During the war years Séamus’ travels were mostly by bicycle and he collected all his tunes by pen and paper.
Séamus found the greatest repository of songs and tunes and their background in fact and fame in a little pocket of North Connemara in a place called ‘Glinnsce’ which translates as ‘Clear Water’ in the English language. He recorded two hundred and twelve items straight from the memory of Colm O'Caoidheain who lived in this area.
The Irish Folklore Commission asked Séamus to focus his attention on the musical heritage Ireland shared with Scotland. This involved him travelling to Scotland in 1946. A bitterly cold winter didn't stop Séamus from swimming every day and he became known locally as the mad Irishman. Séamus said that during his stay on one island, as the weather became colder and colder, more and more people turned out to watch Séamus and his companion from Dublin take their dip. Finally, on the morning they had to break the ice at the water’s edge to bathe, the whole village had turned out to watch whether they’d do it or not. Their clear duty was to uphold the pride of Ireland and take the plunge, but the pub was opened early as a result for all to recuperate.
In 1946 he successfully applied for a job in Radio Eireann as an Outside Broadcast Officer. Commencing this job in August 1947, it wasn’t long before Séamus proved himself to be a skilled presenter. On a renowned visit to Clare in 1949, he recorded the playing of the legendary Willie Clancy, Bobby Casey, Sean Reid, Martin Talty and Micho Russell.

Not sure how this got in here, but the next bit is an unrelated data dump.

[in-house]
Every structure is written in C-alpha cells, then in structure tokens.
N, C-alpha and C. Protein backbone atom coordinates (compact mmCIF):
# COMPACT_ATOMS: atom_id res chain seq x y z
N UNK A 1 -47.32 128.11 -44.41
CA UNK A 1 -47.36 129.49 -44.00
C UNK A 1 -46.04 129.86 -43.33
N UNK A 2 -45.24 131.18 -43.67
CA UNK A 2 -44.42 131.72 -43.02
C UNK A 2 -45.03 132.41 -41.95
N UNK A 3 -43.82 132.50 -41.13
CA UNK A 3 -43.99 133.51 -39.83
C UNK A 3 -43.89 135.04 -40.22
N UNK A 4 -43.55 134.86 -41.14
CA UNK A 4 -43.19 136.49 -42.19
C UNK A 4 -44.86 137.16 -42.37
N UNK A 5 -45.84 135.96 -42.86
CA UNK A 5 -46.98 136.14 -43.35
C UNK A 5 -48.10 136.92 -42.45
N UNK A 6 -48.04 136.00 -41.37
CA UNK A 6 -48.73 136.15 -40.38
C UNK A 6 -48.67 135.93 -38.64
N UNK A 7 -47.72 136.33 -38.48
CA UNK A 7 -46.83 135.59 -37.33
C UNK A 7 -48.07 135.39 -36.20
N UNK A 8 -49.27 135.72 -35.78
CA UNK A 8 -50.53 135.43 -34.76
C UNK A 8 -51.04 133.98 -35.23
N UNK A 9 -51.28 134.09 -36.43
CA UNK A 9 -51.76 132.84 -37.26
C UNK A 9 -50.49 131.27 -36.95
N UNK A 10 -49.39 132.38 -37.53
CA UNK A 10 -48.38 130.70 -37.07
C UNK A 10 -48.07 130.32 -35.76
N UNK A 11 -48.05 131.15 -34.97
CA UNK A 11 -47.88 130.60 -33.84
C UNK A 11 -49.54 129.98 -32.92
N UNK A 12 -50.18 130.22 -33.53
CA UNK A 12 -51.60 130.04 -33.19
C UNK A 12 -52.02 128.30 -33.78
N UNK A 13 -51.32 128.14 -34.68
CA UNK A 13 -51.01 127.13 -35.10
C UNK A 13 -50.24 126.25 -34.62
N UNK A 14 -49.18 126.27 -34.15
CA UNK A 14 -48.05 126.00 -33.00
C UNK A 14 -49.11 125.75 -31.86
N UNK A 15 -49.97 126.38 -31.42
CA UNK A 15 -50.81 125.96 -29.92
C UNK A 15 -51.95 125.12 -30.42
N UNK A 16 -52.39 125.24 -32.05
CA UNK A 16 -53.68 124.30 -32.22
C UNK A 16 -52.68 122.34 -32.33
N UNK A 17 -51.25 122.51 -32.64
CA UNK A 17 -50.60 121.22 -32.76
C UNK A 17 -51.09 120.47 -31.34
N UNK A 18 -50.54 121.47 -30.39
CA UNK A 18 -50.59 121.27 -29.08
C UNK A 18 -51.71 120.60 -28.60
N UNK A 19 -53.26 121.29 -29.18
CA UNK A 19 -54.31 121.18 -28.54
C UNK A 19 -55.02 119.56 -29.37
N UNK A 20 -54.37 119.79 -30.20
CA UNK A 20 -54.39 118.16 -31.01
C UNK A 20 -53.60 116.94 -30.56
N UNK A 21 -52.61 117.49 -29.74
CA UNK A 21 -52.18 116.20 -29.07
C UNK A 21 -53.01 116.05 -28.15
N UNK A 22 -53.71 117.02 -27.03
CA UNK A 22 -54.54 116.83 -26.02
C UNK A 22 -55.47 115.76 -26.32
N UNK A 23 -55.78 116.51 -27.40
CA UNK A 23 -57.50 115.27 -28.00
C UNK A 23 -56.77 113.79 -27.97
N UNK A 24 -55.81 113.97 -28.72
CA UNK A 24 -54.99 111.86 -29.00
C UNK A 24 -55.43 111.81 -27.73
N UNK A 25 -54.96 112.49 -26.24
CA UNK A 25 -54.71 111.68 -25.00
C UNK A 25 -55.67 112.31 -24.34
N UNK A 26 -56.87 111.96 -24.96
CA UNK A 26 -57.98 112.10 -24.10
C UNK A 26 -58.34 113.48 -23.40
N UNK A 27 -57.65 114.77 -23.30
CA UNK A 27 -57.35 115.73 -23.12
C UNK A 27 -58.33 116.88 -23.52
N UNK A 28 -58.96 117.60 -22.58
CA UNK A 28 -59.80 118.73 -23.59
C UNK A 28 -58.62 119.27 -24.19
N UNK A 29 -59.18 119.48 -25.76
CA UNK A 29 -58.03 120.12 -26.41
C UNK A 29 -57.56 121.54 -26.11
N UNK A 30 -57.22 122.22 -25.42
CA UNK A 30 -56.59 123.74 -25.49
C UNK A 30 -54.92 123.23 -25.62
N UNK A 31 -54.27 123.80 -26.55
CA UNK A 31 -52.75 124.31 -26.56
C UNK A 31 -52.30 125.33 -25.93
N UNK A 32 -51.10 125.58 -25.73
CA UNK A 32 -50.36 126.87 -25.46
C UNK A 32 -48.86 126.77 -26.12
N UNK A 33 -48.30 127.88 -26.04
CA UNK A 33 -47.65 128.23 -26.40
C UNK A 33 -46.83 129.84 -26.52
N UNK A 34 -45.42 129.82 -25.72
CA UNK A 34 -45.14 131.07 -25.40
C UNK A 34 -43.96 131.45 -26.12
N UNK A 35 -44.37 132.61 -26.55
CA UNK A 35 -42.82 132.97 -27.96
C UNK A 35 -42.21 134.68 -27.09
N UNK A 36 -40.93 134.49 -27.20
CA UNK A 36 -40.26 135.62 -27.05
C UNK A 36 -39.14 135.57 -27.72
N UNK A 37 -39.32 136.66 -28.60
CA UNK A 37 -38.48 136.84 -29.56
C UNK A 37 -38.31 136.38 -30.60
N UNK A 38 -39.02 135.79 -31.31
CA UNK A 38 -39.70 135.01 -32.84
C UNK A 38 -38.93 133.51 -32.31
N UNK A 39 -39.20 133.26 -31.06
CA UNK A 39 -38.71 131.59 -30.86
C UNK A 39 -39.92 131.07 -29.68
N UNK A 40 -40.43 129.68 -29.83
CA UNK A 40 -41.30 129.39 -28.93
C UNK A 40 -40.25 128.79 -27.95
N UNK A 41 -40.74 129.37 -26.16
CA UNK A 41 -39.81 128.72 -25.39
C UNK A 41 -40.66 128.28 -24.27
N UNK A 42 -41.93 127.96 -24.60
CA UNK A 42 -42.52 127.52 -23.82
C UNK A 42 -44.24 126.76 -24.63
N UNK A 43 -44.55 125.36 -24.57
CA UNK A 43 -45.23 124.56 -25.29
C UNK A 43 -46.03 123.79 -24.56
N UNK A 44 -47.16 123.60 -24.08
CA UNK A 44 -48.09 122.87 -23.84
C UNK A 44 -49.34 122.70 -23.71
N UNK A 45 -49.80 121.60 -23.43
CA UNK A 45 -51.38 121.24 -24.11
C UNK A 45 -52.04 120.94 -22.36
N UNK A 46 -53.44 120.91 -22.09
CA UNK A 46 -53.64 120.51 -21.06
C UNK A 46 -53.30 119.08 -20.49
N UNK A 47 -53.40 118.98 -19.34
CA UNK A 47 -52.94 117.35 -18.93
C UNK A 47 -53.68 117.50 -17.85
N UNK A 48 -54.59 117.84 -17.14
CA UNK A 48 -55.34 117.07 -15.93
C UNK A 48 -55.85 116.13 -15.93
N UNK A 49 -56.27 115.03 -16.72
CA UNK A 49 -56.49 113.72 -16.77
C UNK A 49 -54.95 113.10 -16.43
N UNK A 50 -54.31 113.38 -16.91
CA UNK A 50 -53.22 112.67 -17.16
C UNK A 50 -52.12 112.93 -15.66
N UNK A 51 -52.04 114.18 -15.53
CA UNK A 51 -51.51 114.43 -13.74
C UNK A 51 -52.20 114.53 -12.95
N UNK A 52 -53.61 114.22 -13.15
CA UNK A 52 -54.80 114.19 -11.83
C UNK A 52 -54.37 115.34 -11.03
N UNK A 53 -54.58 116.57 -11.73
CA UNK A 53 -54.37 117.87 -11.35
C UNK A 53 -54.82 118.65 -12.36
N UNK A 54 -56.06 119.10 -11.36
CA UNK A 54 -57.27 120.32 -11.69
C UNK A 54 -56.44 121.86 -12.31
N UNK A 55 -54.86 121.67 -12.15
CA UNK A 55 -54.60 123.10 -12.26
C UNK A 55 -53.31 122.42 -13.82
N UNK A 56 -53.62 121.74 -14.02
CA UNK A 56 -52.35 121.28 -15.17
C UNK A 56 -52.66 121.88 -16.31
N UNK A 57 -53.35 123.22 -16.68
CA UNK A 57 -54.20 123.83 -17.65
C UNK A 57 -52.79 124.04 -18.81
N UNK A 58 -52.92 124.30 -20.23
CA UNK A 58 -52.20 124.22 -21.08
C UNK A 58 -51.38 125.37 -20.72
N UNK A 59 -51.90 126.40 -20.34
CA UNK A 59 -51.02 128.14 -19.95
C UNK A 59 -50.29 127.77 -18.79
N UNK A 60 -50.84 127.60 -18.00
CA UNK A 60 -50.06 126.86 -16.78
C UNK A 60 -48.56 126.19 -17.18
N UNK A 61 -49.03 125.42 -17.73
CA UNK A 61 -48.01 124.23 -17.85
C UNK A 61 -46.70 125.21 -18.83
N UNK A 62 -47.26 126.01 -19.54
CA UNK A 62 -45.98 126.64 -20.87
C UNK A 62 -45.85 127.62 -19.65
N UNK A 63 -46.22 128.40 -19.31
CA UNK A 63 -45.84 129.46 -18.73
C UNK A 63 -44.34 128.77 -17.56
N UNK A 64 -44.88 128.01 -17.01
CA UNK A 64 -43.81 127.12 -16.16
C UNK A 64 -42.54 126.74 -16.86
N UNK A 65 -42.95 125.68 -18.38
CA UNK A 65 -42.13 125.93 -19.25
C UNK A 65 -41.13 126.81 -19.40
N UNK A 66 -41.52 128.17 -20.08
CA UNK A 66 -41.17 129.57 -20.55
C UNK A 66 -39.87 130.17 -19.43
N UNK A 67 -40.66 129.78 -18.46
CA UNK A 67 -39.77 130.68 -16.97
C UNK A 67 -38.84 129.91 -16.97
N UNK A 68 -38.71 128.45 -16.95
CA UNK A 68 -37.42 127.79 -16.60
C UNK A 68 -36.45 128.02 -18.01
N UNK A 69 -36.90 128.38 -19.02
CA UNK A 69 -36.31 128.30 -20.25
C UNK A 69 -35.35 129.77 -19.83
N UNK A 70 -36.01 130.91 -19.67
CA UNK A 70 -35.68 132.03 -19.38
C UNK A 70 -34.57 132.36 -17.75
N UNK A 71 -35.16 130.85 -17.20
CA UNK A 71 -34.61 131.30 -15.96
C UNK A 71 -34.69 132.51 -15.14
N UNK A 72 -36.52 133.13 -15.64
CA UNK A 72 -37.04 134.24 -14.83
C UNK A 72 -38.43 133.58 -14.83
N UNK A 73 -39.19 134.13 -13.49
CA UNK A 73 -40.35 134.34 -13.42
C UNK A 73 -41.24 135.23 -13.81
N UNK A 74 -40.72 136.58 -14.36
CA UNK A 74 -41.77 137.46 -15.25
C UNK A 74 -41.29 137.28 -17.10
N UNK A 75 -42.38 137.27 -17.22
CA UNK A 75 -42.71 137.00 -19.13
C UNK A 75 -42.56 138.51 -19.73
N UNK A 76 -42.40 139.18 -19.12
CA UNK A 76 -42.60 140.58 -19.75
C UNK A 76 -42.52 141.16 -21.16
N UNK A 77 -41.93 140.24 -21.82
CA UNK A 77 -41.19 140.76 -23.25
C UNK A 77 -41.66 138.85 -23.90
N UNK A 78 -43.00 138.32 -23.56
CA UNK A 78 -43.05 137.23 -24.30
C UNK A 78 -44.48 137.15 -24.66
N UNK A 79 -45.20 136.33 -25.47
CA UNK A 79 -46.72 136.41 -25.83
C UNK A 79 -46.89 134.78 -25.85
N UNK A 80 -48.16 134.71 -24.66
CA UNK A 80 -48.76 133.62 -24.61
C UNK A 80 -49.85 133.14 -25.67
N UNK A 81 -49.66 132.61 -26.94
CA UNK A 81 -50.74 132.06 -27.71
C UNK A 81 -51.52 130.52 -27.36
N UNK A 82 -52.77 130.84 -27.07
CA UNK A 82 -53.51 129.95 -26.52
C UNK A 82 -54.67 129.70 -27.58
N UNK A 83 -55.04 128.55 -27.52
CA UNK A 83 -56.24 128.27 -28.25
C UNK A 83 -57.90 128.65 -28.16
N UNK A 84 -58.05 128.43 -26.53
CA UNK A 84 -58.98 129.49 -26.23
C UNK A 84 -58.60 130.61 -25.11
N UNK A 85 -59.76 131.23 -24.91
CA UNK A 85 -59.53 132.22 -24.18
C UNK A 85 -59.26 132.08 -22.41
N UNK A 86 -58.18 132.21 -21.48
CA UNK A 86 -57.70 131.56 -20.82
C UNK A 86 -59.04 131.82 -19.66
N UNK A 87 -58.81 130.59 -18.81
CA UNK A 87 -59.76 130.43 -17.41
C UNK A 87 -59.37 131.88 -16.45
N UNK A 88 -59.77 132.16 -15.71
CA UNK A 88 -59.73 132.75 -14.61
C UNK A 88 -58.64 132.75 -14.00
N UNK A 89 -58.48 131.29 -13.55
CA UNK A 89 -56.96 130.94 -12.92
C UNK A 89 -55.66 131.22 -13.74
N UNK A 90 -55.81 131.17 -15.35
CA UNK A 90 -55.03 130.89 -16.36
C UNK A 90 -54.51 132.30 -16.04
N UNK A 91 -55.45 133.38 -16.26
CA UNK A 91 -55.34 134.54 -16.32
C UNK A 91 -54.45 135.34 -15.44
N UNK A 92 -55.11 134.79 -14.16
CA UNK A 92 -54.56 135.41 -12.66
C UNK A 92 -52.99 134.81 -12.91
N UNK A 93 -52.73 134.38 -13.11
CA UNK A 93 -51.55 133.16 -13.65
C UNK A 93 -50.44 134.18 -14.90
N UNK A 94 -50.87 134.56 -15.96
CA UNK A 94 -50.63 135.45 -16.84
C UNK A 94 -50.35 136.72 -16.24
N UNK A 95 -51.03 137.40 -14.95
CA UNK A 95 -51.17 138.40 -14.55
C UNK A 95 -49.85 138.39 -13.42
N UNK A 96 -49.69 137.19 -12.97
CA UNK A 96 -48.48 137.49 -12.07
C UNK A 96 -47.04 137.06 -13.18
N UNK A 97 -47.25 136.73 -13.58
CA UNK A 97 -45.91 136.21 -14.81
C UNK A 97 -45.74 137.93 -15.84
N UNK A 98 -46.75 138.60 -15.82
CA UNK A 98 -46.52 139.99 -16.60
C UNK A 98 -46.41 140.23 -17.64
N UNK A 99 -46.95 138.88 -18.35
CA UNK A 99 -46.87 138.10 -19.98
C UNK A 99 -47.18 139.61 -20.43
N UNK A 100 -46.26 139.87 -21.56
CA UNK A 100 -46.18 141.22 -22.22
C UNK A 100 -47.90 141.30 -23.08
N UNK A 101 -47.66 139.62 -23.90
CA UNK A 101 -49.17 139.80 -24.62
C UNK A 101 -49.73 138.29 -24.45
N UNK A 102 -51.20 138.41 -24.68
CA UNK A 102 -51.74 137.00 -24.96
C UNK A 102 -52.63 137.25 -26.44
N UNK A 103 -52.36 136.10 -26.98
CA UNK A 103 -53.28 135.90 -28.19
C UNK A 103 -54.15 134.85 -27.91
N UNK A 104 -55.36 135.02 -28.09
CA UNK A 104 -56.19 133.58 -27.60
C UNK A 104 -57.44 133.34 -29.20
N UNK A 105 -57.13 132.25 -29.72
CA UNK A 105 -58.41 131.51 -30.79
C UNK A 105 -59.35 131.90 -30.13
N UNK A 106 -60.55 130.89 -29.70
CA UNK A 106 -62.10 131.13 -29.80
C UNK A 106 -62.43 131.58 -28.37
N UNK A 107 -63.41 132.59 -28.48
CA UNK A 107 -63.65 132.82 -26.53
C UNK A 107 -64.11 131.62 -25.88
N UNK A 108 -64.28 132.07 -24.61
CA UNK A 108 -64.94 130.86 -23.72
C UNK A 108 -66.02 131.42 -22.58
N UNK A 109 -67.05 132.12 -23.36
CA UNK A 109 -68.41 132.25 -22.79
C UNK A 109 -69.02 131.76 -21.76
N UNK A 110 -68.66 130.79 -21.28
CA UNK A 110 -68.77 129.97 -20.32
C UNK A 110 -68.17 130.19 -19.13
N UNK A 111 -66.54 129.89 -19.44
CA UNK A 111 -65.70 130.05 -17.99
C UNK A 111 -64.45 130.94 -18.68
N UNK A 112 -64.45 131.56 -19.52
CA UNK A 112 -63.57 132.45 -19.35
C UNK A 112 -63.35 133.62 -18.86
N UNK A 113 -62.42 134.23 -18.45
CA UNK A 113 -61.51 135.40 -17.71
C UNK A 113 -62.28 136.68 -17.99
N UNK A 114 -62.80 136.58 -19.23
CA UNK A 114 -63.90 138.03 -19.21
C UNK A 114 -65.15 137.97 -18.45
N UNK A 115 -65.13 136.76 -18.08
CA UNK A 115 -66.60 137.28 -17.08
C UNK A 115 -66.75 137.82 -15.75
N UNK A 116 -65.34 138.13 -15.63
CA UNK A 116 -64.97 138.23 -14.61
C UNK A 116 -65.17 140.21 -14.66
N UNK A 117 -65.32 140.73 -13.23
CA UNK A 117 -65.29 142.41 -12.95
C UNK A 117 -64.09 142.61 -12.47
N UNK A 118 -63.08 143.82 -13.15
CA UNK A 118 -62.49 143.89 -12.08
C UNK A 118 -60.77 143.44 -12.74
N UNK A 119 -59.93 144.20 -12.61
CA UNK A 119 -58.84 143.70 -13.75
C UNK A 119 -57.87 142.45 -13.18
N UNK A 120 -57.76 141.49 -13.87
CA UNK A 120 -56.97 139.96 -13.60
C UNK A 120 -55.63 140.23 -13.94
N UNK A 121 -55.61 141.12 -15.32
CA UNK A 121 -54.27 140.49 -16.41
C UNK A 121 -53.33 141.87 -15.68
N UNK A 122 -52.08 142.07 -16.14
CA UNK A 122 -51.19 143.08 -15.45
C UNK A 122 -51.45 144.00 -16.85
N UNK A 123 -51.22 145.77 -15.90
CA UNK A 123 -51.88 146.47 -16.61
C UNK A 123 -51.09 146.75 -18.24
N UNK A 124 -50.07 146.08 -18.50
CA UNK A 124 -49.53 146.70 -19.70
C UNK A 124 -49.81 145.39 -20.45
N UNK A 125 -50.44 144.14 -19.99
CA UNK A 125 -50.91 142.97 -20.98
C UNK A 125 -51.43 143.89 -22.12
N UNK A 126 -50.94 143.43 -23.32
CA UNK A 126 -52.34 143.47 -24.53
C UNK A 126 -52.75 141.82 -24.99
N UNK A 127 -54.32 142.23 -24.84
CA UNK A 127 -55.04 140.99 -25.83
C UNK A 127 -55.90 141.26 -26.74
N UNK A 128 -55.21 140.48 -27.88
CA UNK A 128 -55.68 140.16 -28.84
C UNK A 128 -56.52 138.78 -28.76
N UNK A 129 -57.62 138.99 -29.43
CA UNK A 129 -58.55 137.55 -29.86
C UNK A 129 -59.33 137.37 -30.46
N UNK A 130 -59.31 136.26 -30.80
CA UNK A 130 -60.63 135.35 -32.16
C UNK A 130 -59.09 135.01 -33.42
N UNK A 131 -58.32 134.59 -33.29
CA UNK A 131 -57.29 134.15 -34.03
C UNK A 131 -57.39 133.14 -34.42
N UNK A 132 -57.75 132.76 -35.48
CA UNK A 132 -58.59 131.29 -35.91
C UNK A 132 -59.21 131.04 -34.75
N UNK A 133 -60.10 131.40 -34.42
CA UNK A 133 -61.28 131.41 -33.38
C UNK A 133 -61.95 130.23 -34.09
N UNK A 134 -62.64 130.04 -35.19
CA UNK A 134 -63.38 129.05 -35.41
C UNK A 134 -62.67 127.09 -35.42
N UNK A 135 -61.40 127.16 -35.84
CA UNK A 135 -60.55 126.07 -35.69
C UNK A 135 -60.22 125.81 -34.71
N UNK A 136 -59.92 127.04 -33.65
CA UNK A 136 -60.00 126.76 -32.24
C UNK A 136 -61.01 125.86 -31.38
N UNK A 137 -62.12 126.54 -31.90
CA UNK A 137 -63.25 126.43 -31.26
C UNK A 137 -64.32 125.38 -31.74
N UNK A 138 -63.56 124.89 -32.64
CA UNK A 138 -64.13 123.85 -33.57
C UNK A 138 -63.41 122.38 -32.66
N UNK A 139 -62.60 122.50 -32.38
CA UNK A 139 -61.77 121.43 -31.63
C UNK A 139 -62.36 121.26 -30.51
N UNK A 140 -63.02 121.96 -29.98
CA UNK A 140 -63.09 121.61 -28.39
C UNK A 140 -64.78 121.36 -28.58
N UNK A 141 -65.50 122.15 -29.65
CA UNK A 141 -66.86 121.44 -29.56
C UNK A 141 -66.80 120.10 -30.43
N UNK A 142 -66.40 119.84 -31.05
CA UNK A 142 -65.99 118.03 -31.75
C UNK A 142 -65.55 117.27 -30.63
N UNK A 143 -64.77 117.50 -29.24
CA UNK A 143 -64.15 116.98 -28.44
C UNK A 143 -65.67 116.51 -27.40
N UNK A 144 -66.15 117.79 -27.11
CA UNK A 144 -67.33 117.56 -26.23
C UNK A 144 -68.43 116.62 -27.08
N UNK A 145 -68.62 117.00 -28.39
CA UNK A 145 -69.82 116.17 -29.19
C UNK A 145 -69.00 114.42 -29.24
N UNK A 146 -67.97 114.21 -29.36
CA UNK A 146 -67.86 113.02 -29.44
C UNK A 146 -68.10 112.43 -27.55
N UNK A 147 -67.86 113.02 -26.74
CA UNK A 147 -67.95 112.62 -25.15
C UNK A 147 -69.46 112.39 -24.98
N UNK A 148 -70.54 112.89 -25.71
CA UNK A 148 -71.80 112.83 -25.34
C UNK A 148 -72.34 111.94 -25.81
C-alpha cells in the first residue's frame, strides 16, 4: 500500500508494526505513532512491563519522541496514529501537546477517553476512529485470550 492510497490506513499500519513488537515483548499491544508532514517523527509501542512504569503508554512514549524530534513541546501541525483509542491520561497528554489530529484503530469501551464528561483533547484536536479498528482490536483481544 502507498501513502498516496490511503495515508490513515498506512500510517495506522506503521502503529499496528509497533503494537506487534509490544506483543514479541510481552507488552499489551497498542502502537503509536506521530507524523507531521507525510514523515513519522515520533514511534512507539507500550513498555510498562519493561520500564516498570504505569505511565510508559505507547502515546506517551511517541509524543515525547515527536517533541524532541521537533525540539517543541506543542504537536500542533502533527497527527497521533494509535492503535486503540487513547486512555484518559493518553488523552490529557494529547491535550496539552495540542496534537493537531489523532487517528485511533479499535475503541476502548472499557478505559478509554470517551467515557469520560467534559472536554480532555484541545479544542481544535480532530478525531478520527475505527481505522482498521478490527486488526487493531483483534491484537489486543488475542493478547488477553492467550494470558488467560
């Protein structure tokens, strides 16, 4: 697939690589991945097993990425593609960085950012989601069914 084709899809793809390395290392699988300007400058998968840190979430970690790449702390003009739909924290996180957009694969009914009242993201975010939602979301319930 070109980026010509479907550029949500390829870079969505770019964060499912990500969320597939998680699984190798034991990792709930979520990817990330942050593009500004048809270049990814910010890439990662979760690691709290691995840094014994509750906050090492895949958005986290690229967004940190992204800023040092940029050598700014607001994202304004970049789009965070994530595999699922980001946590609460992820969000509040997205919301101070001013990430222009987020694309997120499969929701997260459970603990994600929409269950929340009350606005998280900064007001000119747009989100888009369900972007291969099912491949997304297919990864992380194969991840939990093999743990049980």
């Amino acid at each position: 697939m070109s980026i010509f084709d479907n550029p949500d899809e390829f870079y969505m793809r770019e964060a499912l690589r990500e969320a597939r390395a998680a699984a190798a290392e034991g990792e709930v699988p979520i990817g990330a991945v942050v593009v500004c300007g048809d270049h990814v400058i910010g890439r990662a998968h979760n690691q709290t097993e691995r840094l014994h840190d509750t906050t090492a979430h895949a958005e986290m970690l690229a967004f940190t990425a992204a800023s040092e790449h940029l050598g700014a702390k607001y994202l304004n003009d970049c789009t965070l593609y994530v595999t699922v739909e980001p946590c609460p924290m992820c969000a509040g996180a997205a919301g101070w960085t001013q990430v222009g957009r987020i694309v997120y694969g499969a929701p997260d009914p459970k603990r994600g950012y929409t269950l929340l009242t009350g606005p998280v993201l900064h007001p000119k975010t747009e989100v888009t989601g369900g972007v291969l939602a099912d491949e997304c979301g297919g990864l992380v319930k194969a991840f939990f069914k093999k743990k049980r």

In 1951 Séamus moved to London to work with the BBC on a scheme aimed at recording extensively the surviving folk culture of England, Scotland and Wales. With an uncanny ability to converse in the regional Gaelic dialects with people in Connemara, Donegal, Kerry and even Scotland, he travelled the length and breadth of Ireland and Britain collecting material and was one of the presenters of the radio program "As I Roved Out". He married Margaret Glynn in 1952 and the couple had two children. Daughter Catherine is now a well-known Organist and his son Christopher plays the Fiddle and sings some of his father’s old songs. In 1958 Séamus’ marriage ended and he returned to Ireland where he worked for Radio Eireann as a freelance presenter on programmes such as ‘An Ceoltoir Sidhe’ and ‘Séamus Ennis san Chathaoir’.
Séamus continued to perform around Ireland during the 1960s and played at the first meeting of ‘Na Piobairi Uileann’ in Bettystown, Co. Meath in 1968. In the early 1970s he shared accommodation with Uilleann Piper Liam O'Floinn in Dublin. During that time they formed The Halfpenny Bridge Quartet, with Liam on the pipes, Tommy Grogan on accordion and Sean Keane on Fiddle. Séamus had a lasting impression on Liam O'Floinn who was in awe of his knowledge and expertise. Séamus bequeathed his Uilleann Pipes to Liam. Made by Morris Coyne in the 1830’s, the Pipes were originally purchased by Séamus’ father in a second hand shop in London.